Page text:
Jim Bress

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About Jim Bress

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    : Maryland, USA

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  1. Catalin, I’d love to see a sample of your work or your impressions of the Cannone. I’m sure SWMBO will be happy to dictate for you.
  2. Thanks everyone for your input. A bit of overlap in the discussion so I picked a few quotes even though more than one contributor offered same or similar thoughts. Because I have respected makers that are Friends of mine that will not make any instrument without carbon fiber insert it makes me wonder whether I am falling short of best practices. However, Cello neck is my main concern. I also see titanium reinforcement bars for sale. I expect if they have tonal effects, the effects of the two materials would be different. May in a good way, maybe not. I do not know how often violin, viola, or celli necks warp. In other words, whether or not a problem actually exists. For cello root necks I will definitely pin the neck root. At this point I don't know if that practice will migrate to viola and violin making. As I get more comfortable with the procedure it's more likely that I will. One of my thoughts was to reinforce the fingerboard. If results are the same it could keep future restorers from cursing my name.
  3. As requested in the recent thread "Carbon Fiber Rods in Neck: Best Practices?" I saved my burning questions for a new thread after searching MN and GOOGLE including going to the dark side and reading guitar forums. From my readings, it appears that reinforcing the neck (e.g. with CF) is to create a more stable neck. Very little has been said on the affect of tone or playability. I know that really good makers are using CF reinforcements along the FB gluing surface. The stability reasons are all from guitar forums. My question is why. Stability? Increased sustain, volume, or other acoustic reasons? For stability, is neck warpage a typical problem for violins, violas, or celli? Or is it mitigating a potential problem if the instrument finds itself in a high humidity environment? Considering the lifespan of an instrument, it does seem prudent to prepare for the future. Based on the answers, I am thinking about a little experiment with different reinforcement material using my #1 as the guinea pig if there are potential tonal benefits. That's what first violins are for right? Thoughts anyone? Thanks, Jim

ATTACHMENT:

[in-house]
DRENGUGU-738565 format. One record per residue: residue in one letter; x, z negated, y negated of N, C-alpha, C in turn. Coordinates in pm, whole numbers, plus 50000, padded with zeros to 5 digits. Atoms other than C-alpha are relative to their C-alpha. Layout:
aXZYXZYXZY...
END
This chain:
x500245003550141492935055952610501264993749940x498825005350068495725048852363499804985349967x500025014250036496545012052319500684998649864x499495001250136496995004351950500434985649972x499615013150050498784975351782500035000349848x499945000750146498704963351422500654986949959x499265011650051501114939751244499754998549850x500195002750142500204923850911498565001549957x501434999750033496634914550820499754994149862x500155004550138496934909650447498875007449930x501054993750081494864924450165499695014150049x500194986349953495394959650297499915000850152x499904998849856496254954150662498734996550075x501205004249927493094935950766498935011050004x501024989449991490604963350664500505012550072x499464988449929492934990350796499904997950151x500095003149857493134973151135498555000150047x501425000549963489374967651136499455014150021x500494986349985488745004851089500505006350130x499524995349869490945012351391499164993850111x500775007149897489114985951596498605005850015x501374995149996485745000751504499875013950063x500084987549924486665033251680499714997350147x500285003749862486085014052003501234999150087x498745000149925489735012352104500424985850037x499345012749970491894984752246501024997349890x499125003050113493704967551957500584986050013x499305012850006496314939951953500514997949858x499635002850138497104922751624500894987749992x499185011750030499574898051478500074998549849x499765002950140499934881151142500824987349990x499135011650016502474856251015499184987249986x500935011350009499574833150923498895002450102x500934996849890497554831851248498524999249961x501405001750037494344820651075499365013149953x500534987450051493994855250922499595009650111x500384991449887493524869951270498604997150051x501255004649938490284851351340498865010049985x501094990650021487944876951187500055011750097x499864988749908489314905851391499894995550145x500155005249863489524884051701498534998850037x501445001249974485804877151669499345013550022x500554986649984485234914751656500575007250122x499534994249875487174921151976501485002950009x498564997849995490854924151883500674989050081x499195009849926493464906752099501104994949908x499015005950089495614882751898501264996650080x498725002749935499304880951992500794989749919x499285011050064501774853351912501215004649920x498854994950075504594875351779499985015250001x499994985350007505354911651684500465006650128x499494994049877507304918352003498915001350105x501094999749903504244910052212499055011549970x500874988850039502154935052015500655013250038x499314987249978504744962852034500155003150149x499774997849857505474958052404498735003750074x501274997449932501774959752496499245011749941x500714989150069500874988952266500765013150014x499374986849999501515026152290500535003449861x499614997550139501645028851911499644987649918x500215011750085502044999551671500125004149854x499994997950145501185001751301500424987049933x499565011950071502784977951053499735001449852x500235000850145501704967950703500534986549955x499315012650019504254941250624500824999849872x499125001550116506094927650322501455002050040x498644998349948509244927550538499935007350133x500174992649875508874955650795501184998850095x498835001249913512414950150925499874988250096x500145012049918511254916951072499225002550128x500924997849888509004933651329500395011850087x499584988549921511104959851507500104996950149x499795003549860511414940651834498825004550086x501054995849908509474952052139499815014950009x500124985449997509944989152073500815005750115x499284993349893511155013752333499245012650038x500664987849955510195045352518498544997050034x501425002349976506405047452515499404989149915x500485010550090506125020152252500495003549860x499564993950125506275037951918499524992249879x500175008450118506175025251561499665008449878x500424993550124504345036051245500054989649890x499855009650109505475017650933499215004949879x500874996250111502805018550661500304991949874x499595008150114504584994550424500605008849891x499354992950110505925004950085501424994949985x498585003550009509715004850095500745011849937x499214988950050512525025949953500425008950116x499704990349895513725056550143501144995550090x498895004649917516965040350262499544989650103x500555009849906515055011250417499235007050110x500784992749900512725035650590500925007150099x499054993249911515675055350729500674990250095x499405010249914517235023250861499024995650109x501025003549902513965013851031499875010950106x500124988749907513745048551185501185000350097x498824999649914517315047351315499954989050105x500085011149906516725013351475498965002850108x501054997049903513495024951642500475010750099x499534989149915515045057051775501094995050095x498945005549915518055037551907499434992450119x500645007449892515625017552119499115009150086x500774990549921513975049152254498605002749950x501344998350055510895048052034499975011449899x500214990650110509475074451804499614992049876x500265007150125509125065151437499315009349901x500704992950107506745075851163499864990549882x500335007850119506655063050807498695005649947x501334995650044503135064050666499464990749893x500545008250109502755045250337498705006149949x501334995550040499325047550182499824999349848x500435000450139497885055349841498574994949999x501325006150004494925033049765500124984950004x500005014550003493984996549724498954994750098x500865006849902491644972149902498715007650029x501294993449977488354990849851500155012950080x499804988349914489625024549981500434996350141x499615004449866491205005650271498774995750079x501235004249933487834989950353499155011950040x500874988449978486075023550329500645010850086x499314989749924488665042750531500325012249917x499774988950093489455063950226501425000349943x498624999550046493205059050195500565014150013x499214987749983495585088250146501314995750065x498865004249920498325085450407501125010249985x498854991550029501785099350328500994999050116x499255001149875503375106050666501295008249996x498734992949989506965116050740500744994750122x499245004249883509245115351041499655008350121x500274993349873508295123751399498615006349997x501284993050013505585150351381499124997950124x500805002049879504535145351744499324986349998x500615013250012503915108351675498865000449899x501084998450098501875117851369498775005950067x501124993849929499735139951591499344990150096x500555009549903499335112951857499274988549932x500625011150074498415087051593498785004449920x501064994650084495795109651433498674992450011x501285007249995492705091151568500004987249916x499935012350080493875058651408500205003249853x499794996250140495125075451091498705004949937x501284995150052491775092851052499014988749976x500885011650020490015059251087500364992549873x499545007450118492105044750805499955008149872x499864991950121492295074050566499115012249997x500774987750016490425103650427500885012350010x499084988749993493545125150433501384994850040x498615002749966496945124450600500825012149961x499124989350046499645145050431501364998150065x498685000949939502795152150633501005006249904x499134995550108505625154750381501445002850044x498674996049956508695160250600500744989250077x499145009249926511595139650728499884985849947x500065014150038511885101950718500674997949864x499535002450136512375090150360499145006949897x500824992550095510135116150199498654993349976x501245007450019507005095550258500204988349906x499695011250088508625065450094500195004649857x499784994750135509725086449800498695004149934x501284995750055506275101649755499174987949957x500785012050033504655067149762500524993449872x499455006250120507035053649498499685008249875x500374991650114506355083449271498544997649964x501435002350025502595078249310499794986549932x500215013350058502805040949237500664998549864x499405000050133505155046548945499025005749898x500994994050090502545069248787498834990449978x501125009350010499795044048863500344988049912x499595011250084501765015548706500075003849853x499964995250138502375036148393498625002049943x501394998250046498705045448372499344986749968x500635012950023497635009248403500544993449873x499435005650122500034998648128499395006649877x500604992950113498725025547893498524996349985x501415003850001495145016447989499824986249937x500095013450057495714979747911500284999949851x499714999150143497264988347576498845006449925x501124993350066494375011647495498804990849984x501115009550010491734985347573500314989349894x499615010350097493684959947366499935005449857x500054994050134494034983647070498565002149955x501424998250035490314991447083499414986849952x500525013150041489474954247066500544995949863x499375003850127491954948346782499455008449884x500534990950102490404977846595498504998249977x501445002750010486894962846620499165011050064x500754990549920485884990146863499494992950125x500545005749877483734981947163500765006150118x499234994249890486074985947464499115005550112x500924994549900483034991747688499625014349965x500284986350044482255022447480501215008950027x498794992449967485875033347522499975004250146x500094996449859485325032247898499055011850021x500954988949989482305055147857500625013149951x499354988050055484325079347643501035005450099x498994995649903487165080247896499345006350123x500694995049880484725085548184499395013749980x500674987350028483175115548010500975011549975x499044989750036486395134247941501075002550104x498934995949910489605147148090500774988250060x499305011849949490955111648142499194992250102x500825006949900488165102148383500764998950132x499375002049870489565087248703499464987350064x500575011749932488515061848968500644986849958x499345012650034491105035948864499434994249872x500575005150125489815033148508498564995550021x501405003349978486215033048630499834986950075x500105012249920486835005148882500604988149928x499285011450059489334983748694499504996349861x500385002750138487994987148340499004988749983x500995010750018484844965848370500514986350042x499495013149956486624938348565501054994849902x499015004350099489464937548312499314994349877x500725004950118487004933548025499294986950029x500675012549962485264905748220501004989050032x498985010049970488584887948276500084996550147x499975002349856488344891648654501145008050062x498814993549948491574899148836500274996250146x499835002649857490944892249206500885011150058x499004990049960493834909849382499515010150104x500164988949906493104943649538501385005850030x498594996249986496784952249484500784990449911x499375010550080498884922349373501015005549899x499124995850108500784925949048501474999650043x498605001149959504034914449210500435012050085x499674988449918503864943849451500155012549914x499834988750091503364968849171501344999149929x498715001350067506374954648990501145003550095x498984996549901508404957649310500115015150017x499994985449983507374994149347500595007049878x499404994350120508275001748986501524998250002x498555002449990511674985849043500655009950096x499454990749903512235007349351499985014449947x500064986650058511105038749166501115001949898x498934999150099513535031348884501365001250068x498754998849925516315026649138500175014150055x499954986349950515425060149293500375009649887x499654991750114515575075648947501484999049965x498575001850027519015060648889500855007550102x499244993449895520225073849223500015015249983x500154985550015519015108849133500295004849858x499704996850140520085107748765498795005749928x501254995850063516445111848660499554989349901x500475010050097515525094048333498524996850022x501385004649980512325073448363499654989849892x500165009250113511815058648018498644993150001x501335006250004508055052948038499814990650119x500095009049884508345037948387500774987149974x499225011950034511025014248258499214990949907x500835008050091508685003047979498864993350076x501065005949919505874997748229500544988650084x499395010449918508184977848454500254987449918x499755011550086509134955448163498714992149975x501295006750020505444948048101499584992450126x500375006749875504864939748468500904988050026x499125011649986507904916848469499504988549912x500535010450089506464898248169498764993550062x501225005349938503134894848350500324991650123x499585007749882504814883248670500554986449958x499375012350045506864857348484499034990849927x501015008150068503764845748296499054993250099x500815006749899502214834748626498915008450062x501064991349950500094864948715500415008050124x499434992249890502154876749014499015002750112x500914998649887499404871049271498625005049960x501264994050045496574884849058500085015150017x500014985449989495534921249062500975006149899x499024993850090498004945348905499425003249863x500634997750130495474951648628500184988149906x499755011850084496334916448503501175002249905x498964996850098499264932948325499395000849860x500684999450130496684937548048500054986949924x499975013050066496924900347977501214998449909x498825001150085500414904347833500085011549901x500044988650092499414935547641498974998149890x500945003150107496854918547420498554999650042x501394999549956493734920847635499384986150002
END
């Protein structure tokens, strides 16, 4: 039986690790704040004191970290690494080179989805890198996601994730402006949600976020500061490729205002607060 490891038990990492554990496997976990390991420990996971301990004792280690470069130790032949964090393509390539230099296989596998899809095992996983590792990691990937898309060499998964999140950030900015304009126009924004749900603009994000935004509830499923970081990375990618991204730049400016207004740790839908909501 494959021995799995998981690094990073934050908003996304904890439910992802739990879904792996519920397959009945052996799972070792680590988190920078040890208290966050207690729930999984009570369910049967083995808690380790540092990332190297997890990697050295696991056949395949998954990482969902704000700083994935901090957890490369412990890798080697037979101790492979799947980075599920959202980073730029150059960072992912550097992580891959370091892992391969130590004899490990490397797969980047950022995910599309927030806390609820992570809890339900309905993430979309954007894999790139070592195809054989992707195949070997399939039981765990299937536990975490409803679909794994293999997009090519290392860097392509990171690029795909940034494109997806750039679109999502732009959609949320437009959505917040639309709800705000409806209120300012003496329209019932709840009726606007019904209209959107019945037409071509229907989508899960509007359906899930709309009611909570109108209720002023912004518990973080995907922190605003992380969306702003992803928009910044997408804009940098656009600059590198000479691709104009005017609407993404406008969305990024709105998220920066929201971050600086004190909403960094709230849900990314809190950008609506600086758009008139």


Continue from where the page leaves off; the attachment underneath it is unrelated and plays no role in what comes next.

4. It’s looking good. I like the bit longer corners than I’m used to seeing on GDG models.
  5. Looks great! Are you going to stick with the models scroll or some other Guarneri(ish) variant?
  6. I had a very nice top with a "shake" in it worse than yours. Even though I could saved half the plate as an orphan plate to be used sometime in the future, for me the entire billet is suspect. I will use it for sound post and bass bar stock. My two unqualified cents.
  7. Mike, I take it that you do not put a slight hollow along the length of the gluing surface of the fingerboard on the center-line?
  8. Nice! I really like the smallest knife at the top.
  9. What are your plans for it. It's almost like opening a geode, waiting to discover what's inside. -Jim
  10. Tax credits are/were available in MD for rain gardens. They get get lumped in with storm remediation ponds and reduce your impervious surface tax. It varied by county if it's still going on, but every nickle counts right.
  11. My woad and madder garden is off to a good start. If I can start some new plants from seed maybe we can trade?
  12. It’s white willow from Europe, not a weeping willow. I have some notes on graduation of willow that you’ve written. Do you graduate quarter sawn willow differently from flat sawn, or does it depend on how that piece of wood feels? Thanks, Jim
  13. I thought it said so on the website, but I just looked and couldn't find it. It's not on the bottle either. I also couldn't find any email correspondence with the the company which I would have done prior to making the purchase. I can only think that I must have used my old work computer to ask Alchemist mediums the oil to resin ratio, but I don't work there anymore so I can't verify. Now my answer is I don't know what the ratio is. Using it in the manner I do, a single bottle will last me a looong time.
  14. I mix it into a paste with selenite (gypsum). The varnish is absorbed by the gypsum. I then rub it on the entire instrument, then immediately rub it off with a white cloth until the cloth stays white.